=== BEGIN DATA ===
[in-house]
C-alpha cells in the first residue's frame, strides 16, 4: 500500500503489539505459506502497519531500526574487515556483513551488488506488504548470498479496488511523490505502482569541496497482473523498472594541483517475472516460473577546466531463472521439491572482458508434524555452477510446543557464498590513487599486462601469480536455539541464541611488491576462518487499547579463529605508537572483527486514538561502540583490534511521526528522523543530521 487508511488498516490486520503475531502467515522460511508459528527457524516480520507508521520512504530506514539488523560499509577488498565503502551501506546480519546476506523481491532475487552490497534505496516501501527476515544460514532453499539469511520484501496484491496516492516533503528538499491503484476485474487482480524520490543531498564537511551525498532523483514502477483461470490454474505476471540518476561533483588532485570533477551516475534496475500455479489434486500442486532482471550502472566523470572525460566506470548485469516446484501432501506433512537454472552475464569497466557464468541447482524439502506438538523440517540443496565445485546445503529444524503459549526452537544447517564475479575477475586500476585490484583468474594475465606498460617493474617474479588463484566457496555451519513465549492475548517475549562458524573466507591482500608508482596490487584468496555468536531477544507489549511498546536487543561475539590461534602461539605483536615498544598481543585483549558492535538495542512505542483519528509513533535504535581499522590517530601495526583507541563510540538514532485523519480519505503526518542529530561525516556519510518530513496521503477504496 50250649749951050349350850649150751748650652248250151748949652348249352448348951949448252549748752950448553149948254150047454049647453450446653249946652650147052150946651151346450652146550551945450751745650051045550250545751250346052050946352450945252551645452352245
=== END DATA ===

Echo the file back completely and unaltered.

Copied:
[in-house]
C-alpha cells in the first residue's frame, strides 16, 4: 500500500503489539505459506502497519531500526574487515556483513551488488506488504548470498479496488511523490505502482569541496497482473523498472594541483517475472516460473577546466531463472521439491572482458508434524555452477510446543557464498590513487599486462601469480536455539541464541611488491576462518487499547579463529605508537572483527486514538561502540583490534511521526528522523543530521 487508511488498516490486520503475531502467515522460511508459528527457524516480520507508521520512504530506514539488523560499509577488498565503502551501506546480519546476506523481491532475487552490497534505496516501501527476515544460514532453499539469511520484501496484491496516492516533503528538499491503484476485474487482480524520490543531498564537511551525498532523483514502477483461470490454474505476471540518476561533483588532485570533477551516475534496475500455479489434486500442486532482471550502472566523470572525460566506470548485469516446484501432501506433512537454472552475464569497466557464468541447482524439502506438538523440517540443496565445485546445503529444524503459549526452537544447517564475479575477475586500476585490484583468474594475465606498460617493474617474479588463484566457496555451519513465549492475548517475549562458524573466507591482500608508482596490487584468496555468536531477544507489549511498546536487543561475539590461534602461539605483536615498544598481543585483549558492535538495542512505542483519528509513533535504535581499522590517530601495526583507541563510540538514532485523519480519505503526518542529530561525516556519510518530513496521503477504496 50250649749951050349350850649150751748650652248250151748949652348249352448348951949448252549748752950448553149948254150047454049647453450446653249946652650147052150946651151346450652146550551945450751745650051045550250545751250346052050946352450945252551645452352245